“I graduated to no jobs so I decided to freelance. I have been freelancing ever since”

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Using screen-printing as his medium and T-shirts as his canvas, US graphic designer and artist Donald G Wooten II has built a solid rep and fan base with his distinctive style of vector based artwork celebrating many of his personal heroes and heroines.

In his latest Four Corners interview, Jon Daniel joins him as he makes the move from his previous home city of Baltimore to Atlanta, Georgia.

I graduated article

Donald G Wooten II, Designer, illustrator and screen printer

What’s your background?

My background as an illustrator consists of drawing and creating comic books and as a teen graduating into graffiti, because it was easier to publish on a wall than to mass-produce for stands.

I was a kid. When I grew up a little bit I went to a school… the wrong school… and accidentally fell in love with graphic design.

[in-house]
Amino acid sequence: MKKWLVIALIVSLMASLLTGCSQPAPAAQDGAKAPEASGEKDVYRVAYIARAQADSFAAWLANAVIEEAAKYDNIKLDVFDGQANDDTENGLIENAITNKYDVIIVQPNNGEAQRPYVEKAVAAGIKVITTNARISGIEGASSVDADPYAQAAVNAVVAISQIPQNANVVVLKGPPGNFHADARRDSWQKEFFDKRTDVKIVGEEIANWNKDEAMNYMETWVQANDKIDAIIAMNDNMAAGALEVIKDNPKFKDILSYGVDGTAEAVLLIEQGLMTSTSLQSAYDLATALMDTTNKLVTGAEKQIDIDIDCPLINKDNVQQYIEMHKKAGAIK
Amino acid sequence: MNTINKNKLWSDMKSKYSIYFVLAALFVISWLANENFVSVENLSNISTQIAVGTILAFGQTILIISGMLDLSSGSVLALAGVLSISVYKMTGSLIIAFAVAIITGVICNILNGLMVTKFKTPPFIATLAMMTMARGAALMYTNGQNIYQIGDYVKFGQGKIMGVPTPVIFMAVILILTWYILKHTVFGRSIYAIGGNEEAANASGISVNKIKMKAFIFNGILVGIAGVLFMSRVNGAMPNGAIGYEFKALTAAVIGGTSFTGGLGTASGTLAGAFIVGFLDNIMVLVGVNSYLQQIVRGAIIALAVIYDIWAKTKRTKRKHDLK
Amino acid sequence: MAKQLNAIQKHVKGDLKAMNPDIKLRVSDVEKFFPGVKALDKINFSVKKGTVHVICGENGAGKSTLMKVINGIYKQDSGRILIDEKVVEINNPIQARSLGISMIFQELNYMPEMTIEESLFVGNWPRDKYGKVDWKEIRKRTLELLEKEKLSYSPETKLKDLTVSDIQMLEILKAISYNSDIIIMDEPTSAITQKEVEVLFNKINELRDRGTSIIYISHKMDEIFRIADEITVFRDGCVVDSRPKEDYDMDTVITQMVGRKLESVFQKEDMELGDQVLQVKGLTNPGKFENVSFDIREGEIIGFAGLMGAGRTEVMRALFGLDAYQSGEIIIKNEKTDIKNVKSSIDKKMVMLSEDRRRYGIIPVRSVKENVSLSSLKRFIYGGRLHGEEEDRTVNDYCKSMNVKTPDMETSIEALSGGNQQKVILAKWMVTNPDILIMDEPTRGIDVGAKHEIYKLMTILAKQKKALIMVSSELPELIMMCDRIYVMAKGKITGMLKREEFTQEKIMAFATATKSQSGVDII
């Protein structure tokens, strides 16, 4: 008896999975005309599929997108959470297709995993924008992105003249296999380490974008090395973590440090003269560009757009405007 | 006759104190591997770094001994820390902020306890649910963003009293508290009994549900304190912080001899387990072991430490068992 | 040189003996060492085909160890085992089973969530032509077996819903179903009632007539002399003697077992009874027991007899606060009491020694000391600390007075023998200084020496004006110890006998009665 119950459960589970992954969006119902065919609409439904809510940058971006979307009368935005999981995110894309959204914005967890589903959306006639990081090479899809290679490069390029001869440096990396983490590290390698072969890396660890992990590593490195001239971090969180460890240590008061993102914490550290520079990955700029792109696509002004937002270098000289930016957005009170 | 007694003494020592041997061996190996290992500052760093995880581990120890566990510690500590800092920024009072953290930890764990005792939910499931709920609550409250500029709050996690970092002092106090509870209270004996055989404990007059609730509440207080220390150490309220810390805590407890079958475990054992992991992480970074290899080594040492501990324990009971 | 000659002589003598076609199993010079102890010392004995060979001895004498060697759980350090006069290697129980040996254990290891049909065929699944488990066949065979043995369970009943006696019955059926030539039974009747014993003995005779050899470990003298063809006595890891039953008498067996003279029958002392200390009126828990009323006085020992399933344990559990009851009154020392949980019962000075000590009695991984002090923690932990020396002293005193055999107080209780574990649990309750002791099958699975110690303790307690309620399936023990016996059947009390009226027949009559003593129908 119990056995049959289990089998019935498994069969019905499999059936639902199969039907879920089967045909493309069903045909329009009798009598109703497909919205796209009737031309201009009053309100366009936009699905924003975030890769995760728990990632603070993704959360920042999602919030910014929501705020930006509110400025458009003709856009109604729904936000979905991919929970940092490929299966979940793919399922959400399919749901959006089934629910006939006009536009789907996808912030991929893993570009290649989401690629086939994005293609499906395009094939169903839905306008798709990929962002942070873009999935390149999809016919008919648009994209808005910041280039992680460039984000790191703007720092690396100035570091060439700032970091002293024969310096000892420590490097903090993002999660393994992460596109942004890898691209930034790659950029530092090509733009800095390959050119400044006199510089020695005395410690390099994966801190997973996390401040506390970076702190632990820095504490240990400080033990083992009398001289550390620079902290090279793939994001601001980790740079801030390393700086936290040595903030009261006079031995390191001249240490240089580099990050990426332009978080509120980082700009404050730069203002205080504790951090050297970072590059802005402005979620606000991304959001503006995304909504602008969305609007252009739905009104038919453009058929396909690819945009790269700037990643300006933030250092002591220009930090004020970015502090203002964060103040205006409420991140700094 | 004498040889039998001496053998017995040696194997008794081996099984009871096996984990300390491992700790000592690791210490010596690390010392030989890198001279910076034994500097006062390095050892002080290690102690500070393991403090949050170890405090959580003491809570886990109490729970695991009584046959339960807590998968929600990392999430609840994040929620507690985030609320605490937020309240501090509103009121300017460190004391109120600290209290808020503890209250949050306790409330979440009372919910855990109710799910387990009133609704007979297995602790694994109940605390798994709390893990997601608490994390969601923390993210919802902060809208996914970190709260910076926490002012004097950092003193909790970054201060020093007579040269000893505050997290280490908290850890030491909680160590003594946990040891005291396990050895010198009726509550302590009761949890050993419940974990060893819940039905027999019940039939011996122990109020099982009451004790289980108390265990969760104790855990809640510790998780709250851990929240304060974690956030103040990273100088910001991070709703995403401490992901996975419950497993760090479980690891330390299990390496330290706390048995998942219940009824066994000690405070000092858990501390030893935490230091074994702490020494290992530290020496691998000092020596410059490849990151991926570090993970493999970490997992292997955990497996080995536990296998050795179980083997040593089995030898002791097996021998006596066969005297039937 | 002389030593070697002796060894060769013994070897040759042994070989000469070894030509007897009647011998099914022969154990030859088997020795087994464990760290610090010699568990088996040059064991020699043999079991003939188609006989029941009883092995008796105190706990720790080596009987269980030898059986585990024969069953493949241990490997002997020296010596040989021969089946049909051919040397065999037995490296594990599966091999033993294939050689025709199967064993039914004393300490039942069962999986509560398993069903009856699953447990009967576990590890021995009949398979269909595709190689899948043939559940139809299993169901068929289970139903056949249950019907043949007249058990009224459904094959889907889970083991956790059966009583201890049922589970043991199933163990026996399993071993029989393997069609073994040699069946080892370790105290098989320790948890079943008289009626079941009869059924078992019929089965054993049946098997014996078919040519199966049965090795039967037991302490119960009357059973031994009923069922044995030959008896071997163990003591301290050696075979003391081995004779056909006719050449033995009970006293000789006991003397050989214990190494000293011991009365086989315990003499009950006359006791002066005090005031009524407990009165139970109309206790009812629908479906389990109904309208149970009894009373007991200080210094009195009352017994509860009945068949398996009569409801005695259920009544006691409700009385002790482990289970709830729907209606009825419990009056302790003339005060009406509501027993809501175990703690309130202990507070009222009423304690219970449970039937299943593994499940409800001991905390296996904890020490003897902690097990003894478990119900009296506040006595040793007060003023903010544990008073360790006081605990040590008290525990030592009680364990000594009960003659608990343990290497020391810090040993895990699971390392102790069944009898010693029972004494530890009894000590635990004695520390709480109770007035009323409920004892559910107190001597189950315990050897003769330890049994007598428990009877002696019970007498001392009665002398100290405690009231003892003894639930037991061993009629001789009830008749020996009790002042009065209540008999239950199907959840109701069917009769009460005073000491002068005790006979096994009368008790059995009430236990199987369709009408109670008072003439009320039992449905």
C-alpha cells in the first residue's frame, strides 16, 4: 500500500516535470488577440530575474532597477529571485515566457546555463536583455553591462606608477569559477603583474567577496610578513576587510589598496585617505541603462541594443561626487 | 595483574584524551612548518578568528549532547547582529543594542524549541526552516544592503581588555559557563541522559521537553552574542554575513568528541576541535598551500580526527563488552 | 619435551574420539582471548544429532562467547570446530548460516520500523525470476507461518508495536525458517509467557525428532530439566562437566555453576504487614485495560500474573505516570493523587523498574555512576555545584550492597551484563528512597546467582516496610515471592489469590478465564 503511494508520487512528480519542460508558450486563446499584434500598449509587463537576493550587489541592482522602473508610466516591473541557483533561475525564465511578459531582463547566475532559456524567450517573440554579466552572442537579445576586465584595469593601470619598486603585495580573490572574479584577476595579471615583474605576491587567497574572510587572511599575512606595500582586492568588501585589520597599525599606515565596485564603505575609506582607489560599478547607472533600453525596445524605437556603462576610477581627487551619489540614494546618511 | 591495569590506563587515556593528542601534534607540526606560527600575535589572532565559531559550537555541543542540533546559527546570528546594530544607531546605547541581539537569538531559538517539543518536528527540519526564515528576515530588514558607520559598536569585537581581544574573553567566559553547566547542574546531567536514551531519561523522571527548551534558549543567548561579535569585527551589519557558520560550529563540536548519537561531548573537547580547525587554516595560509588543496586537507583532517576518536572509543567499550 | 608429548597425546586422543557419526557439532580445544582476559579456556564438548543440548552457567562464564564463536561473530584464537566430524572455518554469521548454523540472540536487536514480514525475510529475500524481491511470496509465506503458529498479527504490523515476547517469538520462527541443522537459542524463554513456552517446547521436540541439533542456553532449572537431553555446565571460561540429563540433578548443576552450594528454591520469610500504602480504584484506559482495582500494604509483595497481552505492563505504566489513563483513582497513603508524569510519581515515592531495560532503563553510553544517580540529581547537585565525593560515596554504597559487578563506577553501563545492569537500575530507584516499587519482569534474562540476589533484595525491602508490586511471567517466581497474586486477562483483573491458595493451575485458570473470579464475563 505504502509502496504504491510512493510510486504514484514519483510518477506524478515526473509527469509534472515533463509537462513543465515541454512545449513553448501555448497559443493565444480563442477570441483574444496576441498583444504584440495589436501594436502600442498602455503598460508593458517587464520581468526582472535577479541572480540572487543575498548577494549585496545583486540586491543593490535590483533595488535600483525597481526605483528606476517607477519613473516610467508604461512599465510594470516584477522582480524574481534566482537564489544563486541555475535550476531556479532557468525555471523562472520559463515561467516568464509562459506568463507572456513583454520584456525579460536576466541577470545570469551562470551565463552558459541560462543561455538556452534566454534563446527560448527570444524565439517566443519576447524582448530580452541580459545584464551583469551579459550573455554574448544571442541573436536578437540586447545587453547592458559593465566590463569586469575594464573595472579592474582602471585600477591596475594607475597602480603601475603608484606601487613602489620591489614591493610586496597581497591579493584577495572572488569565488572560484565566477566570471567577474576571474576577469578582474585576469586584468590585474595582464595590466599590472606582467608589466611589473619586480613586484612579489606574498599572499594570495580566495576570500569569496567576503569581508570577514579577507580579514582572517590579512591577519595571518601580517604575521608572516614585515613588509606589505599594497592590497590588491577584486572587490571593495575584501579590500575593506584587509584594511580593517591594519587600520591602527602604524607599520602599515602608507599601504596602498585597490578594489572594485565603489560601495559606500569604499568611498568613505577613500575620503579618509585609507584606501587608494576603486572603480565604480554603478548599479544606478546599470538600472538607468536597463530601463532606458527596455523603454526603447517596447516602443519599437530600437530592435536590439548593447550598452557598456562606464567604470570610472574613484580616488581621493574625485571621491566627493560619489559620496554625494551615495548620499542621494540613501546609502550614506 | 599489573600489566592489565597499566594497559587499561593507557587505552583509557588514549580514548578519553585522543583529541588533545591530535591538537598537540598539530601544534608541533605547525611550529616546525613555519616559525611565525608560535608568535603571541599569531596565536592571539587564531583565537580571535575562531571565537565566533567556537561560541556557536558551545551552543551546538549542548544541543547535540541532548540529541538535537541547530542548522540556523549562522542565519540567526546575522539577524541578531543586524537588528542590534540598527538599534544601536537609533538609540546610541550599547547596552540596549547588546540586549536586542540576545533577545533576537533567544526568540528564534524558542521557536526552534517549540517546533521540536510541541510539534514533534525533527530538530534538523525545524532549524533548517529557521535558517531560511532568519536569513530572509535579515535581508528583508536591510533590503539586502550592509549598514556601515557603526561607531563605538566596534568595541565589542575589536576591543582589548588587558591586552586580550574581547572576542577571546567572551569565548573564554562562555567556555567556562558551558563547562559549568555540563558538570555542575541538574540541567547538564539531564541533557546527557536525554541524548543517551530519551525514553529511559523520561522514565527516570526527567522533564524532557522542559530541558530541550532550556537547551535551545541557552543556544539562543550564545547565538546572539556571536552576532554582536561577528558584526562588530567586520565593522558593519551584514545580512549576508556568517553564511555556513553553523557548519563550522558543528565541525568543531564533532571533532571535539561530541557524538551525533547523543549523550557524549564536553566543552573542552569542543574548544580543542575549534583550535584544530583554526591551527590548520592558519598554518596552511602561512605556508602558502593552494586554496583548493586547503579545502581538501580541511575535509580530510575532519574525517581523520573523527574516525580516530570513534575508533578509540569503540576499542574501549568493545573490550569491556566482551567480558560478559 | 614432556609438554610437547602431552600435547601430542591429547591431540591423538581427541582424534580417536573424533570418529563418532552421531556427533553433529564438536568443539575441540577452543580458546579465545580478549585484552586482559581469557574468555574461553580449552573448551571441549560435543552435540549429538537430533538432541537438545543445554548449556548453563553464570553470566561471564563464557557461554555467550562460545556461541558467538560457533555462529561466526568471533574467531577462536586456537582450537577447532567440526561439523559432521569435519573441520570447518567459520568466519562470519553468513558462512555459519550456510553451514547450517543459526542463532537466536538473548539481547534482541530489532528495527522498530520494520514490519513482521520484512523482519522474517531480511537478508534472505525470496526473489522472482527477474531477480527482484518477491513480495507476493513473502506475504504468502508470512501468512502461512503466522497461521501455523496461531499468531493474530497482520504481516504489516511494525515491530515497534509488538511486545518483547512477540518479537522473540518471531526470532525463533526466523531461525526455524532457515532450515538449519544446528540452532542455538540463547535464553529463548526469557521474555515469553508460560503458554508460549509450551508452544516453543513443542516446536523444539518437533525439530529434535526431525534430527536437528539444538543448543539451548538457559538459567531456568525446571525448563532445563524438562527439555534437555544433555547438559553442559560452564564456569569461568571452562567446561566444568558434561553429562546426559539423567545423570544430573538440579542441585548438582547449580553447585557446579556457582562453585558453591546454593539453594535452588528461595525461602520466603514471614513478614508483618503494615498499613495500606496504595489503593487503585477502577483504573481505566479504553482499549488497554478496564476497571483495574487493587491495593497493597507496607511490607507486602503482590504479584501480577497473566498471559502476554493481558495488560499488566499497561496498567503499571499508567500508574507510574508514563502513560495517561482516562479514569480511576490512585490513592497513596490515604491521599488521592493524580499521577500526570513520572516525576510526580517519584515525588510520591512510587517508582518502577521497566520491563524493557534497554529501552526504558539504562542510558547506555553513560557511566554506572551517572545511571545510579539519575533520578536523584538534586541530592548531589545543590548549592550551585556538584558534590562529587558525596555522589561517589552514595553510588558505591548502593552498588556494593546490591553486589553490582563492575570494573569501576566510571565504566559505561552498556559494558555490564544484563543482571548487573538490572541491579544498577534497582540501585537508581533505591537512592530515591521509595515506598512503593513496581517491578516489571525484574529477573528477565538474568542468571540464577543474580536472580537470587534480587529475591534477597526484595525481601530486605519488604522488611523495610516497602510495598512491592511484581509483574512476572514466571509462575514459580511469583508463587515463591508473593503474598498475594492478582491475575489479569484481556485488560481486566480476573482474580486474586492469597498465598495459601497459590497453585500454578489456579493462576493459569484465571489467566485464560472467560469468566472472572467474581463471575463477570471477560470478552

I already had been studying typography and composition while I was seriously involved with graffiti, and the character design and illustrative practices involved with comic books made many of the principles of design less mysterious and relatively logical.

I graduated to no jobs so I decided to freelance. I have been freelancing ever since.

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How did you get started in your field of expertise?

After graduating in 2001 I started freelancing. I hated Illustrator. I would rather draw, scan and colour in Photoshop. Not particularly wise for the type of design I was doing.